Courses of Study: Languages Other Than English (Foreign Languages)

Languages Other Than English (Foreign Languages), Grade 9 - 12, American Sign Language Level III, 2006

1.) Use the target language, including exchanging ideas, restating or paraphrasing, explaining, and giving cause to interact in a variety of settings.

Examples: dialogues, retells, impromptu role plays, articles on current events

2.) Interpret culturally authentic presentations in the target language about familiar and unfamiliar topics to determine main ideas and supporting details.

•  Identifying complex sentence structures and clauses
Example: rhetorical, conditional, and relative clauses

•  Identifying characters in relation to space and location
3.) Create presentations in the target language on a variety of topics using familiar and newly acquired vocabulary words and phrases and correct structure.

Examples: advertisements, speeches, poems, ABC and classifier stories

4.) Analyze information learned about the perspectives and practices of the target culture to describe patterns of behavior typically associated with other target language cultures.

5.) Describe the global influences of historic events, political structures, economic factors, and artistic expressions of the target culture.


- historic events--Milan Manifesto and the 1880 oral-only vote;

- political structures--influence on other countries of the Deaf Child Bill of Rights;

- economic factors--Deaf adults immigrating to the United States in search of career opportunities;

- artistic expressions--Deaf Way Conference at Gallaudet University where Deaf artists from around the world were first brought together to share their expertise

6.) Apply information learned in other school subject areas to information learned from target language materials.

Examples: information on hazards and hearing loss in health education programs, advocacy awareness information learned in social studies programs, language literacy gained from English language arts programs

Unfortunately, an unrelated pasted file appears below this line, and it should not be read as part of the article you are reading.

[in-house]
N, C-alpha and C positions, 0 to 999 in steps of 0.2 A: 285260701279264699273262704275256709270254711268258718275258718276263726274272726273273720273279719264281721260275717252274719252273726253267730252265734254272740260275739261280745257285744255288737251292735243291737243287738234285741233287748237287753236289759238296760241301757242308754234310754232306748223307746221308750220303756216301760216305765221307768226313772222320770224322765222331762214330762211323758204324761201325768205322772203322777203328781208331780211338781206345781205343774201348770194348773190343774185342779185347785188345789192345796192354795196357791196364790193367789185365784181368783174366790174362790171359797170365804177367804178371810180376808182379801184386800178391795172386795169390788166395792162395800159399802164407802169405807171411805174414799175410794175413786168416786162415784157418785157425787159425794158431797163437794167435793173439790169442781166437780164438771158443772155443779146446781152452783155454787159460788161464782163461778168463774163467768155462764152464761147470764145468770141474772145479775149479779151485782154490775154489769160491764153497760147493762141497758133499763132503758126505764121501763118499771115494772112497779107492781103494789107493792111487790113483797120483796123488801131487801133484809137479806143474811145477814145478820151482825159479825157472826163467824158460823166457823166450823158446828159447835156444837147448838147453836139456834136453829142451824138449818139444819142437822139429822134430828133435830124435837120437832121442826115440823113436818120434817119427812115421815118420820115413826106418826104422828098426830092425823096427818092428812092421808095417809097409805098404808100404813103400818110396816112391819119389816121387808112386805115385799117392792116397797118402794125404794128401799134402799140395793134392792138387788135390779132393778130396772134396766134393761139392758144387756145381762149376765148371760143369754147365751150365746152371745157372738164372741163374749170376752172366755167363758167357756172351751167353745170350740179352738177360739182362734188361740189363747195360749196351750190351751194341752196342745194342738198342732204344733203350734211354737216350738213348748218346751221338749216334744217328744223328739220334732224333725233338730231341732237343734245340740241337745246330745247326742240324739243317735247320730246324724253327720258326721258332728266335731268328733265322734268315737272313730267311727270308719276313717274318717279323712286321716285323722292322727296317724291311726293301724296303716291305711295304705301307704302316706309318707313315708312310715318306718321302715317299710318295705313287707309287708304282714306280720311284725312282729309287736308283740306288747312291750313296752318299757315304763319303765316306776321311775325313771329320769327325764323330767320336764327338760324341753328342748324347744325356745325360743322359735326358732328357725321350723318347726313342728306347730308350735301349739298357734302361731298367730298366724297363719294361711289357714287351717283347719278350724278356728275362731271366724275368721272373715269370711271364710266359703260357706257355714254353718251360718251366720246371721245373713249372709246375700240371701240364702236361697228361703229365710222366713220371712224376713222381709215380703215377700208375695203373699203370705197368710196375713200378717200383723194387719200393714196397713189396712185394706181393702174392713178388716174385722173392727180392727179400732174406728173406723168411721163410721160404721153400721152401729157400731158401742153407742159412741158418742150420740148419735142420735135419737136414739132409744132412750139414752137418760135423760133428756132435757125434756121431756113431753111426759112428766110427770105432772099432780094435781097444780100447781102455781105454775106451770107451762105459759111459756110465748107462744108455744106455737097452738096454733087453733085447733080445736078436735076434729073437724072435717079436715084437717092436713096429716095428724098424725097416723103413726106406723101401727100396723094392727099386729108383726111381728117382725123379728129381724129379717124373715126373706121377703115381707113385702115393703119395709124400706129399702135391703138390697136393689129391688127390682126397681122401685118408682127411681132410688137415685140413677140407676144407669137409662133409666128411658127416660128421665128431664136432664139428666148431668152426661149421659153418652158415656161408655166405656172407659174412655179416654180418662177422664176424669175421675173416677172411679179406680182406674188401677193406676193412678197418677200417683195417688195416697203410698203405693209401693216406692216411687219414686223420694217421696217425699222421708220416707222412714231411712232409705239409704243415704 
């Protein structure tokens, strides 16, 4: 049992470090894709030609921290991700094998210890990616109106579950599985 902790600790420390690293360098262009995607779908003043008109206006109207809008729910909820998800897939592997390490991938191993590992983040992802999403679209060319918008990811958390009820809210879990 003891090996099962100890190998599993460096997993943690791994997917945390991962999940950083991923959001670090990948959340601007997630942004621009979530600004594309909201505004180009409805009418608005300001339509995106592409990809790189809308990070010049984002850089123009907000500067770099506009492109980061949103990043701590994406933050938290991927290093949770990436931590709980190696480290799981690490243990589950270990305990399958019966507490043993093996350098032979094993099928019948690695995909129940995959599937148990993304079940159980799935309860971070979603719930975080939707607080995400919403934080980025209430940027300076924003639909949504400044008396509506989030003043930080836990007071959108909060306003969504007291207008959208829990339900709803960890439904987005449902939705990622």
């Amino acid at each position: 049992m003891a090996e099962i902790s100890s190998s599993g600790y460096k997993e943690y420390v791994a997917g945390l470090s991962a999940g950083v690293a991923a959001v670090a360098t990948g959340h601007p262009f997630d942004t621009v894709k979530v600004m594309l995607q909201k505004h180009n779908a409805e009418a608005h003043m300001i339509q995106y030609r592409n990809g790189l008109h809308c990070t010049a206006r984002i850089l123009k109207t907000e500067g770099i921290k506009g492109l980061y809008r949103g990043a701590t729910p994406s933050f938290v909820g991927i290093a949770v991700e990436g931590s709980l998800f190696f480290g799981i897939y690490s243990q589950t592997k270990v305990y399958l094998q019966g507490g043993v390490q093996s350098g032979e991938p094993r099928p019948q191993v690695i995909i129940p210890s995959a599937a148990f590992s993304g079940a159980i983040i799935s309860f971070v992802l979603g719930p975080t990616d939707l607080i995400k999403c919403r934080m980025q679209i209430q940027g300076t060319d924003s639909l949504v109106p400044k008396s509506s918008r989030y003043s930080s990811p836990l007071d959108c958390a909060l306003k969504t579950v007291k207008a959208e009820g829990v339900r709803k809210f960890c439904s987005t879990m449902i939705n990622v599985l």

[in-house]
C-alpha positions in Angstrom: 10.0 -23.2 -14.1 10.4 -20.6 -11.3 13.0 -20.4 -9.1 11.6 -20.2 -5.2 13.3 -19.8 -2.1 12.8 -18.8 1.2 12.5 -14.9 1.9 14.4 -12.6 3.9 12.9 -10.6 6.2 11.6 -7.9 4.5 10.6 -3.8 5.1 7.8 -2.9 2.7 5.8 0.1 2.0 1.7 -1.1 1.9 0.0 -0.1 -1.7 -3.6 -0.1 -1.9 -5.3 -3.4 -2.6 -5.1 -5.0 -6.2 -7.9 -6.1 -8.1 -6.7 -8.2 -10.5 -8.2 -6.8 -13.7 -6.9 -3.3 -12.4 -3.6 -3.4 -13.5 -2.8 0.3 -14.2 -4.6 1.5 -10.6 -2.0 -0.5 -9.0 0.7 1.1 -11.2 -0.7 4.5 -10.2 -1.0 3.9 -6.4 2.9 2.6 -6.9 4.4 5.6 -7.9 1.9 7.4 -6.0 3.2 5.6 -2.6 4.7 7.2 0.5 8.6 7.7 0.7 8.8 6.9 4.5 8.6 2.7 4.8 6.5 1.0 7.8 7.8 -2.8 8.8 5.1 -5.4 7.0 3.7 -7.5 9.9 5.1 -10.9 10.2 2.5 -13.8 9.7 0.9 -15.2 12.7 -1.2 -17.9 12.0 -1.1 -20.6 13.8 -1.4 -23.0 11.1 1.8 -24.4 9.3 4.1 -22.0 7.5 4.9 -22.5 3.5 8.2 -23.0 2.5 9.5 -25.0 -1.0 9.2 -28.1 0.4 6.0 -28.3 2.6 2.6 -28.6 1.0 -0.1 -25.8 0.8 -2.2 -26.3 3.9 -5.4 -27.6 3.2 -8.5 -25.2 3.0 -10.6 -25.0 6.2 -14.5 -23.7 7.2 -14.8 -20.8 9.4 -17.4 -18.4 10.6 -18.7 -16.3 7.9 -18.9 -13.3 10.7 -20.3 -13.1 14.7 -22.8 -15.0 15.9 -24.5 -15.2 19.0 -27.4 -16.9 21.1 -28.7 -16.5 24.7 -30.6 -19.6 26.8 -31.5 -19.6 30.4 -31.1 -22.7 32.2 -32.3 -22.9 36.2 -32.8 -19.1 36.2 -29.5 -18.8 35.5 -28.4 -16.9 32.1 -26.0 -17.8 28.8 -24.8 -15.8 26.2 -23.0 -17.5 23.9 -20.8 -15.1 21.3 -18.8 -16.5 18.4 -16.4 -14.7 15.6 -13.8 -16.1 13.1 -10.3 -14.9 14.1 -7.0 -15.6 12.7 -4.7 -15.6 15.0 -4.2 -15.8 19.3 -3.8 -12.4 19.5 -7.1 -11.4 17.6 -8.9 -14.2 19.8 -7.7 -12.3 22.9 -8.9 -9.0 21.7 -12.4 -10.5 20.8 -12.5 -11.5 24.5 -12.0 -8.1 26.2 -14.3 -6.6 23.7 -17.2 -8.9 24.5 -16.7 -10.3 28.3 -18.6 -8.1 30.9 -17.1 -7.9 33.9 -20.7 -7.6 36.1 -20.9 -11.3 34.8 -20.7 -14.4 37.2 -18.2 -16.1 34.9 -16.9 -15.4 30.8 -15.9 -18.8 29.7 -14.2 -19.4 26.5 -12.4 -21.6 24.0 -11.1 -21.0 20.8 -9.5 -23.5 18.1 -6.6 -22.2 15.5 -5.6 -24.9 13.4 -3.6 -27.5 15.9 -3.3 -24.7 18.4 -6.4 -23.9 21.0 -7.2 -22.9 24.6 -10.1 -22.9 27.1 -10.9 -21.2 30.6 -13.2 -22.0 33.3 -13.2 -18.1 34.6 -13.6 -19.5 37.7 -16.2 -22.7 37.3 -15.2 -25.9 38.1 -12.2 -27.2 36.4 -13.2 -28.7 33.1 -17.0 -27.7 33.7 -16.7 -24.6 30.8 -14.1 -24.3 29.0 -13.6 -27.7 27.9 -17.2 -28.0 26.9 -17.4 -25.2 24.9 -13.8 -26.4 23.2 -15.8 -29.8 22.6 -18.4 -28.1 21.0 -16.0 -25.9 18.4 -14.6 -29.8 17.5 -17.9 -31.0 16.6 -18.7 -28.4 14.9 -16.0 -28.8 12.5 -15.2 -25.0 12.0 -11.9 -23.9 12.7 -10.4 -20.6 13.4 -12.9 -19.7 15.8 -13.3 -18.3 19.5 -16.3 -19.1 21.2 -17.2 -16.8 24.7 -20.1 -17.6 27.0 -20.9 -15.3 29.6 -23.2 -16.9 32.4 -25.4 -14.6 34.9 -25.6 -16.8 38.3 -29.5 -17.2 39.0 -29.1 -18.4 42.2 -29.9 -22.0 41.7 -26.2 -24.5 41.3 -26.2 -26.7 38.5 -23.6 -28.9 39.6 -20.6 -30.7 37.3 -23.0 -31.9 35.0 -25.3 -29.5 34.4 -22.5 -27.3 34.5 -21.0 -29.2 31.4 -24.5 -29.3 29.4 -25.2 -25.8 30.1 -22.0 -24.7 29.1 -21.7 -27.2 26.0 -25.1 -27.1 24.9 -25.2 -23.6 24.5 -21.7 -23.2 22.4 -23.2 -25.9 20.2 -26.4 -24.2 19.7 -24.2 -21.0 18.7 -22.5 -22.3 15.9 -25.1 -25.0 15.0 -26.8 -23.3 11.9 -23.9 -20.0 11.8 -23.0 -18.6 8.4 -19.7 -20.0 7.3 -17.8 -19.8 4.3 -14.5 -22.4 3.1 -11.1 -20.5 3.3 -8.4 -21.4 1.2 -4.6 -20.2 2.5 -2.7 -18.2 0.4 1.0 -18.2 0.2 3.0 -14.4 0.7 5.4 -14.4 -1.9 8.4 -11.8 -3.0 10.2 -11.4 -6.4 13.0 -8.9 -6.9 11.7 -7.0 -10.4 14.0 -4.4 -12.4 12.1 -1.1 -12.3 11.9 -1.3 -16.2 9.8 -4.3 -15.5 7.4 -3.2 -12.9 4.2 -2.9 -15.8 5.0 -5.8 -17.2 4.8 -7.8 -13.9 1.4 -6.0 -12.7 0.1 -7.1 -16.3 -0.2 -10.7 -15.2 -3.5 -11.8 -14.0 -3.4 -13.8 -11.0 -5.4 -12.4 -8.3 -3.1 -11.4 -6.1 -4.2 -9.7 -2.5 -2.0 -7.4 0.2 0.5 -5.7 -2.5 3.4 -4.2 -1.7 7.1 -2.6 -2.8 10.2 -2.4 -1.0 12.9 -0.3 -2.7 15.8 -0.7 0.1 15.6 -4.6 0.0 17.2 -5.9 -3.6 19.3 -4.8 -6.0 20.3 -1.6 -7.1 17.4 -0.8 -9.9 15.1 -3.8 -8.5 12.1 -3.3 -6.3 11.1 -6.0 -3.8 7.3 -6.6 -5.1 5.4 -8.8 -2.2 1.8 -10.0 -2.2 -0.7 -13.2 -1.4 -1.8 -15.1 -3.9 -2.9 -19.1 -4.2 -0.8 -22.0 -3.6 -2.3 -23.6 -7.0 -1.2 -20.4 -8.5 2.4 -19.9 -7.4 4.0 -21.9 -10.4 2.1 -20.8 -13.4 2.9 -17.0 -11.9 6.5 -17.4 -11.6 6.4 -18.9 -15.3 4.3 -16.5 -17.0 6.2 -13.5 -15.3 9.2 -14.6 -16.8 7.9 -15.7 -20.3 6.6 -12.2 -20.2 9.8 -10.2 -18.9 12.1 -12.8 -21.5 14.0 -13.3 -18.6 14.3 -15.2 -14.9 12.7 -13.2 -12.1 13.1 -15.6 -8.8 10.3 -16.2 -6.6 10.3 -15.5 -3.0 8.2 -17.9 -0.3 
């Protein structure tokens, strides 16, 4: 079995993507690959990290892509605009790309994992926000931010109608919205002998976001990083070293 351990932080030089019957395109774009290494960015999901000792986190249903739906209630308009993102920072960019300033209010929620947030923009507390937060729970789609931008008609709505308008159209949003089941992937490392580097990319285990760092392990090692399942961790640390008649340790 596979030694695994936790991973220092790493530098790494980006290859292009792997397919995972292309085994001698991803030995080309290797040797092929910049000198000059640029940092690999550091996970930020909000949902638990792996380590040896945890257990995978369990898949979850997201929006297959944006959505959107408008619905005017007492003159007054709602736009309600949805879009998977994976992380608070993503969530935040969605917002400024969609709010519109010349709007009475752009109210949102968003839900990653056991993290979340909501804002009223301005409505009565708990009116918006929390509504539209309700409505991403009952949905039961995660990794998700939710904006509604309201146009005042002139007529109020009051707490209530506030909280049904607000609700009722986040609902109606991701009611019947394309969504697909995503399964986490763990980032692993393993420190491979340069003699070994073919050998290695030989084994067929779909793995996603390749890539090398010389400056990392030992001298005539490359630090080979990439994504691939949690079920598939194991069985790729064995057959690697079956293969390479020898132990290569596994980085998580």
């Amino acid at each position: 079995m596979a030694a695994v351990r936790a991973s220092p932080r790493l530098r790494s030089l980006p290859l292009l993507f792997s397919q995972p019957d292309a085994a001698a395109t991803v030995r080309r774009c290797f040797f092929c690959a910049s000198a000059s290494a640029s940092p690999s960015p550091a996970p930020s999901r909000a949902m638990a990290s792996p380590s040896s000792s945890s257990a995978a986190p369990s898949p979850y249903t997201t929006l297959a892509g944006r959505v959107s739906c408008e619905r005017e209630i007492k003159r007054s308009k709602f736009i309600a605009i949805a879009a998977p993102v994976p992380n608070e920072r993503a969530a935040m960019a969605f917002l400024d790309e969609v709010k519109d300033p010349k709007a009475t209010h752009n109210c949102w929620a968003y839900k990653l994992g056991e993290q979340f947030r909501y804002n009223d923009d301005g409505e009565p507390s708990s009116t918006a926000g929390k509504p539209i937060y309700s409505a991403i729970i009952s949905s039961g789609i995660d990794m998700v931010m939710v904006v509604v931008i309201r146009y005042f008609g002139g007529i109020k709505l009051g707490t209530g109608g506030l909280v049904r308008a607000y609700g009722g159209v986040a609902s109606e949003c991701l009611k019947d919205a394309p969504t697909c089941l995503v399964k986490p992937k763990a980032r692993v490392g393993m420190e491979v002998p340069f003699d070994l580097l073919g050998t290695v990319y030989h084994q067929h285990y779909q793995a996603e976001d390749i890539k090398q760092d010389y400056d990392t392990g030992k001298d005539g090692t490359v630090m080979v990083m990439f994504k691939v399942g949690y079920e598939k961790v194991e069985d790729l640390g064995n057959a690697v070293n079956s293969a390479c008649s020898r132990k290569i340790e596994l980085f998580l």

7.) Identify the complex linguistic elements of the target language as they relate to English.

Examples: relative clauses, embedded clauses, spatial relationships

•  Identifying examples of ways in which language and meaning do not transfer directly from one language to another
Examples: to be rarely used in American Sign Language, no written form of American Sign Language

•  Identifying examples that show how vocabulary, linguistic structures, and tense usage in the target language differ from those of English
Example: American Sign Language—TOUCH FINISH, NEW-YORK and English—I have been to New York.

8.) Identify similarities and differences that exist within the American Sign Language culture and other Deaf cultures.

•  Describing influences of events and issues on the relationship between target cultures
•  Comparing social conventions of target cultures
•  Comparing aspects of target cultures, including language, values, and types of recreation
Examples: regional sign differences, degree of hearing loss and its effect on interactions, intermarriage, technology

9.) Explain the origins of typical activities and events of the target culture community.

Examples: political and historic events--"Deaf President Now," a 1988 week-long strike by Gallaudet students resulting in the appointment of a deaf president and restructuring of the Board of Regents

10.) Apply language skills and cultural knowledge to access information for recreational, educational, and occupational purposes.


- recreational--Deaf Olympics, sporting events;

- educational--National Technical Institute for the Deaf (NTID), Gallaudet University;

- occupational--Internet sites, job interviews